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NEWS: Schedule 2 mine in BC would endanger grizzly bears

The Vancouver Sun reports today that, “Development of the Prosperity gold-copper mine in the Chilcotin would not only destroy extensive fish habitat but would have a ‘significant impact’ on the area’s threatened grizzly population, according to a bear biologist’s study submitted to a federal review panel.”

“Wayne McCrory, a consulting biologist based near New Denver in the West Kootenays, cited the loss of 405 hectares of wetland and 352 hectares of riparian habitat, as well as the certainty for increased mine and recreational traffic along the 50-kilometre mine-access road to kill or displace grizzlies.”

“McCrory, whose list of clients have included the province and municipal governments, said in the report that his findings are based on 40 years of grizzly bear and wildlife experience combined with literature on conservation biology and cumulative effects as well as studies on mine-grizzly interaction. Both the Valhalla Wilderness Society and Friends of Nemaiah Valley supported McCrory’s research in the area.”

“(McCrory) described the grizzly bear population in the West Chilcotin region and South Chilcotin Ranges (site of Taseko’s mine proposal) as the largest residual dryland population left in the Coast Ranges foothills of western North America. Their diet includes salmon, whitebark pine nuts and wild potatoes. The population surrounding the Taseko mine site is down to about 100 animals. ‘This population cannot sustain further habitat losses or increases in human-induced mortality….,’ he writes.”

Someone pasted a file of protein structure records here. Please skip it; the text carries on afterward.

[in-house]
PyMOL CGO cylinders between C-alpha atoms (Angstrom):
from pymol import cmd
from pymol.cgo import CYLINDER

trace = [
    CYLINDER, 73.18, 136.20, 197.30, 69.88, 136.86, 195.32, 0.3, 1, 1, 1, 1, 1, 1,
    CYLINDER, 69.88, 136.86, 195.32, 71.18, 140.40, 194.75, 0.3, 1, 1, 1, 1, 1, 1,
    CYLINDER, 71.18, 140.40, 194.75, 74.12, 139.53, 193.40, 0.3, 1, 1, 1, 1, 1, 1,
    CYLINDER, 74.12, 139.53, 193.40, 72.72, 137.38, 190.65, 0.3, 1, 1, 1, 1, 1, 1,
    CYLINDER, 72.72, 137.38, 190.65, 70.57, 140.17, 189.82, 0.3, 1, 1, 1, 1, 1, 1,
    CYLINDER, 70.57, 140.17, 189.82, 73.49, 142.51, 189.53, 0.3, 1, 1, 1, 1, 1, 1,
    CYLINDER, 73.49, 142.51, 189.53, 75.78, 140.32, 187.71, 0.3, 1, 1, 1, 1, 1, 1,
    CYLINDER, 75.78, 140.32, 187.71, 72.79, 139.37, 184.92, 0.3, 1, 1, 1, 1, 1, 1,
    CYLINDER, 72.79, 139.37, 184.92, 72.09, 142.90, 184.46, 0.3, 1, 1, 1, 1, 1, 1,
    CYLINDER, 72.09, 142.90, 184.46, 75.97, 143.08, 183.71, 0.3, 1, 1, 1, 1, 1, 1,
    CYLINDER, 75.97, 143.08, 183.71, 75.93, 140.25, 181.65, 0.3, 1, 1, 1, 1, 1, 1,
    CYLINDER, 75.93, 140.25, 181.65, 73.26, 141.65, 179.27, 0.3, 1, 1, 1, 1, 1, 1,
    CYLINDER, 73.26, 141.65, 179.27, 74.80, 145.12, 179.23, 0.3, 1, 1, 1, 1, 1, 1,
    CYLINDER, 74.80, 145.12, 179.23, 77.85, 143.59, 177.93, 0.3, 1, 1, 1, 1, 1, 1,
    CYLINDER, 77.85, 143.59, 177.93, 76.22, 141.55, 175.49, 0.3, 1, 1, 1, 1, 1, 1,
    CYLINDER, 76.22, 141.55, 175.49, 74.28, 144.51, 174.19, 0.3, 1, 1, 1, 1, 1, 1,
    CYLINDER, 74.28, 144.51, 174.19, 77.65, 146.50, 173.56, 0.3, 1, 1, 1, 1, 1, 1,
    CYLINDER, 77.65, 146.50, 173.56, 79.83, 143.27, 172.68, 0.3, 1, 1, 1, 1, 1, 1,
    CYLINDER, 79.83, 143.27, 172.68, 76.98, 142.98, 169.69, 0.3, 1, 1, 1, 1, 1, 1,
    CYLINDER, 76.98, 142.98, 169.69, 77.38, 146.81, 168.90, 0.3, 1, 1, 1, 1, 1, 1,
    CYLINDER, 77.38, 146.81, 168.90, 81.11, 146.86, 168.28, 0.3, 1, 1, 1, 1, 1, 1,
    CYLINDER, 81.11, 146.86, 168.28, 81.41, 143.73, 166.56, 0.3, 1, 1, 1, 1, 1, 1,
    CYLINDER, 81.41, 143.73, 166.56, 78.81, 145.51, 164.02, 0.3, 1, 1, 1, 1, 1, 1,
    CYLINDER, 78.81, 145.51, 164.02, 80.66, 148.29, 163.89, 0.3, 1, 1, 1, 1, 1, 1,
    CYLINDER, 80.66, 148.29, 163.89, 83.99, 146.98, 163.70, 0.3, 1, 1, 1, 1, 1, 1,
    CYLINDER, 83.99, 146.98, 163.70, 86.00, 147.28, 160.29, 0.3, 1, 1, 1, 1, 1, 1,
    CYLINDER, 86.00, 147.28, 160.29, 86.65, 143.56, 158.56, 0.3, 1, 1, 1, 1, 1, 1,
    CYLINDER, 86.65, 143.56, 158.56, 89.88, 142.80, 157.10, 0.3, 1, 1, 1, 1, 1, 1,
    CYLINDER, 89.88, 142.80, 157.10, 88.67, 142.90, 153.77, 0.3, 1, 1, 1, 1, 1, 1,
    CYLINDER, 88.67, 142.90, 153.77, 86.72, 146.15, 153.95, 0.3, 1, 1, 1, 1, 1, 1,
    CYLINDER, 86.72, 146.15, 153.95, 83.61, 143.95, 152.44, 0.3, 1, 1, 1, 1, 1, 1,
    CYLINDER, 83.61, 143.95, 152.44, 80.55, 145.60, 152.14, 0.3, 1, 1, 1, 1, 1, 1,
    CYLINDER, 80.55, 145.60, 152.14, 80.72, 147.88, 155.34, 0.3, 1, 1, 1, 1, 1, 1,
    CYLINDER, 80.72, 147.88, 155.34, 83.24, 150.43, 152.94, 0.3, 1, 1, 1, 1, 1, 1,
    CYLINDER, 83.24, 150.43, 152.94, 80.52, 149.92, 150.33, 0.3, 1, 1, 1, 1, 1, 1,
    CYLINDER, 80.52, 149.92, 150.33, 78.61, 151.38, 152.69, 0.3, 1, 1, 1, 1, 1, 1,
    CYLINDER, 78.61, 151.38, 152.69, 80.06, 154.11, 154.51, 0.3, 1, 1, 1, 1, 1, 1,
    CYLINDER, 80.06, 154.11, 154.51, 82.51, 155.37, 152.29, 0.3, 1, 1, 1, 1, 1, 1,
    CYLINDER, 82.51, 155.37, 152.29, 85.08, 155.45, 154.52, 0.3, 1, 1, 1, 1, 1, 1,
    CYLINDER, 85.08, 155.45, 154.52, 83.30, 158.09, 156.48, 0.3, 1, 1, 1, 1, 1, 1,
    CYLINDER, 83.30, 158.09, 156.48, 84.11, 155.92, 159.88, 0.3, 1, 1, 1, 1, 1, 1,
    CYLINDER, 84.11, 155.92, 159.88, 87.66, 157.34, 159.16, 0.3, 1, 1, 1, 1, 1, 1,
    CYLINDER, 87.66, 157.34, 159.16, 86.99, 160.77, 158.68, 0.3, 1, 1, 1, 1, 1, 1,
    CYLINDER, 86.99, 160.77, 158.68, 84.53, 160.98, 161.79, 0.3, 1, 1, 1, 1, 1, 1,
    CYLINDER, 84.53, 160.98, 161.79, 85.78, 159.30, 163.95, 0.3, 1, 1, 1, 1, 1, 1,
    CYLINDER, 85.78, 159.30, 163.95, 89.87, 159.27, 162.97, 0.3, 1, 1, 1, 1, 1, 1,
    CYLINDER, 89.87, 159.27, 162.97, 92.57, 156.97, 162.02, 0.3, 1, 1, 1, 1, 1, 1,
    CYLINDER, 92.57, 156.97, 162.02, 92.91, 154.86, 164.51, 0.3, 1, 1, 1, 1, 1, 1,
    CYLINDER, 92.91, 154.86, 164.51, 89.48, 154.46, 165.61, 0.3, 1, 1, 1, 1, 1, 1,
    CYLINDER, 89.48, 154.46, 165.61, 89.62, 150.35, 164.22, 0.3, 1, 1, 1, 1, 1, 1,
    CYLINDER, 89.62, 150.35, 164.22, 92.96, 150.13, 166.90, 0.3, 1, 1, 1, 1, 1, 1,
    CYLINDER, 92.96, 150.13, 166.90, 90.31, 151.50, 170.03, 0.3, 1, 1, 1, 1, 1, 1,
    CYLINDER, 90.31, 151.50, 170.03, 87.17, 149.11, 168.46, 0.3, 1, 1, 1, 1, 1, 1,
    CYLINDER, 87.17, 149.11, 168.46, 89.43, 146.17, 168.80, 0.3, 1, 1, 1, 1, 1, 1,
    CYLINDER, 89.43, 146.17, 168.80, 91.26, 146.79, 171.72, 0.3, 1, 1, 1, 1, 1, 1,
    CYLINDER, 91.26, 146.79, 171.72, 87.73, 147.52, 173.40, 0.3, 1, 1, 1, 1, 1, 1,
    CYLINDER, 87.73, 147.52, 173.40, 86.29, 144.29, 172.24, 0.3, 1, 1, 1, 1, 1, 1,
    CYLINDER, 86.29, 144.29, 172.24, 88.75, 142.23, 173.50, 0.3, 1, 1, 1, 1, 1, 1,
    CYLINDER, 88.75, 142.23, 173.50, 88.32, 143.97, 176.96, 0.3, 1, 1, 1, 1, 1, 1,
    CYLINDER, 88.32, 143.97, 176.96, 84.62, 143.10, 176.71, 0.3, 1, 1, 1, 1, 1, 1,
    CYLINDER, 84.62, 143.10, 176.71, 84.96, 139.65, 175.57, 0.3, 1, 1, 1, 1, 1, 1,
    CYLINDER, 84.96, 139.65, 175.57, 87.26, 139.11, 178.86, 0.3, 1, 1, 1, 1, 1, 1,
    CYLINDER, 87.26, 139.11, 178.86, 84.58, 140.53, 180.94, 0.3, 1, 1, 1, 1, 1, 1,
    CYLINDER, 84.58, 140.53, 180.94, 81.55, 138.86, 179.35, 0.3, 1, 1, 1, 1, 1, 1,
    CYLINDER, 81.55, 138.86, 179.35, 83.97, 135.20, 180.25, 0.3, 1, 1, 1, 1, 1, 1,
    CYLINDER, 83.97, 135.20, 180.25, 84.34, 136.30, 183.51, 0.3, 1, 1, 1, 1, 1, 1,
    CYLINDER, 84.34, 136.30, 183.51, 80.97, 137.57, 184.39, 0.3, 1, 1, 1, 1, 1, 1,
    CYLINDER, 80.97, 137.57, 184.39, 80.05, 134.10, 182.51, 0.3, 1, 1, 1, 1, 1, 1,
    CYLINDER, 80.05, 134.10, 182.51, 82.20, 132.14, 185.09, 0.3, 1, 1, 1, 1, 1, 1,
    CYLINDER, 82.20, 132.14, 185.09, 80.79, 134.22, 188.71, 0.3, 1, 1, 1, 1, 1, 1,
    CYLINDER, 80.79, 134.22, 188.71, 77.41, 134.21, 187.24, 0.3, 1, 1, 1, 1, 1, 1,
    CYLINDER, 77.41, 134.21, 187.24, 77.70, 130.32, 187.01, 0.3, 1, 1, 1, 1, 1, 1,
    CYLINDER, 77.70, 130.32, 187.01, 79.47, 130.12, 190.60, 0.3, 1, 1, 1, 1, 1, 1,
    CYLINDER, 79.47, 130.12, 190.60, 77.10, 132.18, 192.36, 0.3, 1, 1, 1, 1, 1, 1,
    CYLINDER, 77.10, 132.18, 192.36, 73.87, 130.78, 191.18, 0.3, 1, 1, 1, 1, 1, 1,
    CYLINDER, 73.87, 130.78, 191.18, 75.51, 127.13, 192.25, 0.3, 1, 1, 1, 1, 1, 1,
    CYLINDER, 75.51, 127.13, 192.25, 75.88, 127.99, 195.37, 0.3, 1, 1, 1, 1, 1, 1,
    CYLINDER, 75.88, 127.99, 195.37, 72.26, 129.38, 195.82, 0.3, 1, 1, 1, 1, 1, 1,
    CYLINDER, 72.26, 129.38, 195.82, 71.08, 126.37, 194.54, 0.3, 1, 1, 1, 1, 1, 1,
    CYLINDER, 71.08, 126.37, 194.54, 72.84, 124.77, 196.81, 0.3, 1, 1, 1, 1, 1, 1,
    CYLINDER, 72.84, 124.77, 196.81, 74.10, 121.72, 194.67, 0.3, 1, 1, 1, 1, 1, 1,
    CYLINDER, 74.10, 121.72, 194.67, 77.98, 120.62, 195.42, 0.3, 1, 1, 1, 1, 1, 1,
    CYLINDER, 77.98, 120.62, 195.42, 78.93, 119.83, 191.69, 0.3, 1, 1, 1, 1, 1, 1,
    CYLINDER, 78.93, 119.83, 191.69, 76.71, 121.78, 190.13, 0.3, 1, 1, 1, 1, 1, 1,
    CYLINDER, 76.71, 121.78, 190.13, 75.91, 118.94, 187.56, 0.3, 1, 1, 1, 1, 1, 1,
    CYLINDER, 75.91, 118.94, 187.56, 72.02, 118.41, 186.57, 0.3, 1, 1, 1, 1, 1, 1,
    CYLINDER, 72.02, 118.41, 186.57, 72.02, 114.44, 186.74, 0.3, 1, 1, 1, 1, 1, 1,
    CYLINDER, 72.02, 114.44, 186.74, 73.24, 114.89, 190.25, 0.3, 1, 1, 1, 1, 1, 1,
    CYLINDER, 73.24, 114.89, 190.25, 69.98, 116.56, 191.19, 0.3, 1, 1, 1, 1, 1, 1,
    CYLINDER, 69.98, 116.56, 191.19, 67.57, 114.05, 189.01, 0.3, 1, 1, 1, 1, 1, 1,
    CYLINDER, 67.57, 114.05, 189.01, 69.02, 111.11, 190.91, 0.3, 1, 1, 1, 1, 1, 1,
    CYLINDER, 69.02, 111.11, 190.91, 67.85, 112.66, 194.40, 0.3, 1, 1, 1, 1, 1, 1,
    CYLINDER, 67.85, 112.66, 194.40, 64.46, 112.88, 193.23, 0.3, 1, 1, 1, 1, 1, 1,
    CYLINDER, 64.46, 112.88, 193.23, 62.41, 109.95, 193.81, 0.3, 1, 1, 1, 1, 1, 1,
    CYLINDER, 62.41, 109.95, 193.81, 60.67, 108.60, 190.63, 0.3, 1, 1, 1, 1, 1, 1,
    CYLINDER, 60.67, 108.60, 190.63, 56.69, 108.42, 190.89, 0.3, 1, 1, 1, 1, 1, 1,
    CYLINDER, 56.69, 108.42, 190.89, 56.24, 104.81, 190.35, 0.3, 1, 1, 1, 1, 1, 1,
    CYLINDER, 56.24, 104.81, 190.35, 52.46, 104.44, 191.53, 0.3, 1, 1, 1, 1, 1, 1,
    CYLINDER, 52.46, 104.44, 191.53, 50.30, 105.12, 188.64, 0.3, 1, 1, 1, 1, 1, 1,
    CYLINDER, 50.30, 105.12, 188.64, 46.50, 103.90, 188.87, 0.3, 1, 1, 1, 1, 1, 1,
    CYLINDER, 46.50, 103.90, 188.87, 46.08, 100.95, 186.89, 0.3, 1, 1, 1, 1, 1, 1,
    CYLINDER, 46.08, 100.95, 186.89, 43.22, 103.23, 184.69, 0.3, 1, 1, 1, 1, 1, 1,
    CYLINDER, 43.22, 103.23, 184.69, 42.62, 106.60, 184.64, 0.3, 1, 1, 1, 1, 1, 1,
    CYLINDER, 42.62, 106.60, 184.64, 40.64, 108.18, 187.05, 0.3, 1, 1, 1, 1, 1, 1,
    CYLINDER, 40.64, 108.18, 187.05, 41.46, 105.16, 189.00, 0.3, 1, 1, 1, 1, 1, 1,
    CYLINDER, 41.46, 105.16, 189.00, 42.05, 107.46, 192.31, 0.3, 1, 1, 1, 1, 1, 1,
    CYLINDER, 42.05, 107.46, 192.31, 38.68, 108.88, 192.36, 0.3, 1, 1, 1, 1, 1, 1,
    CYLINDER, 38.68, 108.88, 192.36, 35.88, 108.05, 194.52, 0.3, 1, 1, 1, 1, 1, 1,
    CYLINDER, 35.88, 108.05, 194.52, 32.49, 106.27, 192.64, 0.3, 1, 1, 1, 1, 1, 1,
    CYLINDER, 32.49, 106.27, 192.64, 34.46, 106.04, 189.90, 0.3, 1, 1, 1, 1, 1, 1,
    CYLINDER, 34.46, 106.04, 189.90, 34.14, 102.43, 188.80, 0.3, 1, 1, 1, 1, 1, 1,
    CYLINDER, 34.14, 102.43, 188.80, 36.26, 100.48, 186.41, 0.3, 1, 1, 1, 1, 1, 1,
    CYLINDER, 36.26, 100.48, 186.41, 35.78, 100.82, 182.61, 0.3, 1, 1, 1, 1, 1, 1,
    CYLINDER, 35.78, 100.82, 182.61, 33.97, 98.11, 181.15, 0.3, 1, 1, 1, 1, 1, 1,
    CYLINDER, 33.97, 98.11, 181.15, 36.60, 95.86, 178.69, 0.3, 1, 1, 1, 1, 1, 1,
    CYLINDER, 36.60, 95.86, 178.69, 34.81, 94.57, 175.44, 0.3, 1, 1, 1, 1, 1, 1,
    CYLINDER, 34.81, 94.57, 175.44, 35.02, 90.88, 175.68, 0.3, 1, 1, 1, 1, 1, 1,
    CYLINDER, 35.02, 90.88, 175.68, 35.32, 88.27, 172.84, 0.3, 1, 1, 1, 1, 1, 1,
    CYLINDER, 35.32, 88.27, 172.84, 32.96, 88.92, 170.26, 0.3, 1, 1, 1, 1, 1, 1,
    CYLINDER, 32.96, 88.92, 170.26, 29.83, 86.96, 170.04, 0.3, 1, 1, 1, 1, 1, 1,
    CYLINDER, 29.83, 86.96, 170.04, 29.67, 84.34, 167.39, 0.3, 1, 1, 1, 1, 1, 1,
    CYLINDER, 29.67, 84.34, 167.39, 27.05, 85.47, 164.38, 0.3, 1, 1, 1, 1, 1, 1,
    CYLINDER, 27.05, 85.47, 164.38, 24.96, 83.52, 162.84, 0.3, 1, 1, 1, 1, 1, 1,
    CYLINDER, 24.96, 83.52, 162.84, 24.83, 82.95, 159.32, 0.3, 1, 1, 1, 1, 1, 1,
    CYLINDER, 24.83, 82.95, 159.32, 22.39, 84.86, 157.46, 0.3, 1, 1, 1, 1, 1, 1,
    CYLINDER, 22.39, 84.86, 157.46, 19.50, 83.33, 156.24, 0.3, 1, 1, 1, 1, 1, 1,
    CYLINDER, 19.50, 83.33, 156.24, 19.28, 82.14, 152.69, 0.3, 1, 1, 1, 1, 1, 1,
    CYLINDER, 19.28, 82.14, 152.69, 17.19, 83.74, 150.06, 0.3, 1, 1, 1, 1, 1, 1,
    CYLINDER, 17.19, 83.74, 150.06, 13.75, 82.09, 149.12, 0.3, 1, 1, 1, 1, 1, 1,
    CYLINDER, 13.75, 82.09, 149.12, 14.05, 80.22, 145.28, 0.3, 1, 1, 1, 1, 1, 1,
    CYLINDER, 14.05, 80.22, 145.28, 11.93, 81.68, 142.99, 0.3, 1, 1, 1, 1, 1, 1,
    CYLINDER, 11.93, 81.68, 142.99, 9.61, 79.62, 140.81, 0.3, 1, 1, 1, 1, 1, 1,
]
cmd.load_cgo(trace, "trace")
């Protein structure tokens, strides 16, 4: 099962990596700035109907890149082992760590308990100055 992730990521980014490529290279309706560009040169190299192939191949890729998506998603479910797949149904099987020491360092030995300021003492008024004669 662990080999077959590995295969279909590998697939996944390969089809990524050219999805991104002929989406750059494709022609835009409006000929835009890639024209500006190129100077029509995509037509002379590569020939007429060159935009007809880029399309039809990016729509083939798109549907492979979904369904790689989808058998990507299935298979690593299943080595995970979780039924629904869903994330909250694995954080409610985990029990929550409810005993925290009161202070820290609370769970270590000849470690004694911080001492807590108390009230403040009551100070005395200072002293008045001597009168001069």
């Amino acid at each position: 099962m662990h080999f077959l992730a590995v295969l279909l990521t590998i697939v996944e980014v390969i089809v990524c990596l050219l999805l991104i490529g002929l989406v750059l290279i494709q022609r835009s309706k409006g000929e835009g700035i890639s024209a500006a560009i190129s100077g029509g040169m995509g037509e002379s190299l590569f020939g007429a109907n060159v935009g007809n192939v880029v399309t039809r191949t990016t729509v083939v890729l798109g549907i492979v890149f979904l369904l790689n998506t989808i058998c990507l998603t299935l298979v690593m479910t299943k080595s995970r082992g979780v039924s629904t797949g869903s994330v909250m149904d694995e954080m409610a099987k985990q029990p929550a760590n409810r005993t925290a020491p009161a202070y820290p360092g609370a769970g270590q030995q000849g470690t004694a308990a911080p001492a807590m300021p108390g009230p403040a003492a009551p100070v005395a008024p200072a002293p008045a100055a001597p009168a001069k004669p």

Vancouver-based Taseko Mines Ltd is proposing to drain Teztan Biny (Fish Lake) in order to stockpile rock waste and use Fish Creek and Little Fish Lake as tailings impoundment areas for a gold-copper mining project called Prosperity Mine. Teztan Biny is home to an estimated 85,000 rainbow trout. The Tsilhqot’in First Nations people have lived in the area for thousands of years. They oppose the environmental destruction being proposed by Taseko Mines and were not consulted by the Province of British Columbia when it approved the project.

The draining of Teztan Biny and the dumping of toxins into Fish Creek and Little Fish Lake are very likely to contaminate the Taseko River, a tributary of the Chilko River which joins the Fraser River. The Fraser River has the largest runs of sockeye salmon in the world and is an important source of food security to First Nations groups within the watershed.

A recommendation by the federal review panel is expected by July 2. The Harper cabinet will then make their decision about the destruction of Teztan Biny.


To sign a petition – supported by the Council of Canadians – to protect Teztan Biny, please go to http://www.protectfishlake.ca/petition.php.

To send a message to federal Environment Minister Jim Prentice that this Schedule 2 exemption in the Fisheries Act must be closed, go to http://canadians.org/action/2010/schedule2.html.


More on the Council of Canadians campaign against the destruction of lakes through Schedule 2, http://canadians.org/water/issues/TIAs/teztan-biny.html.

The Vancouver Sun article is at http://www.vancouversun.com/technology/Mine+could+endanger+grizzly+population+biologist+warns/3130413/story.html#ixzz0qLoCSV00.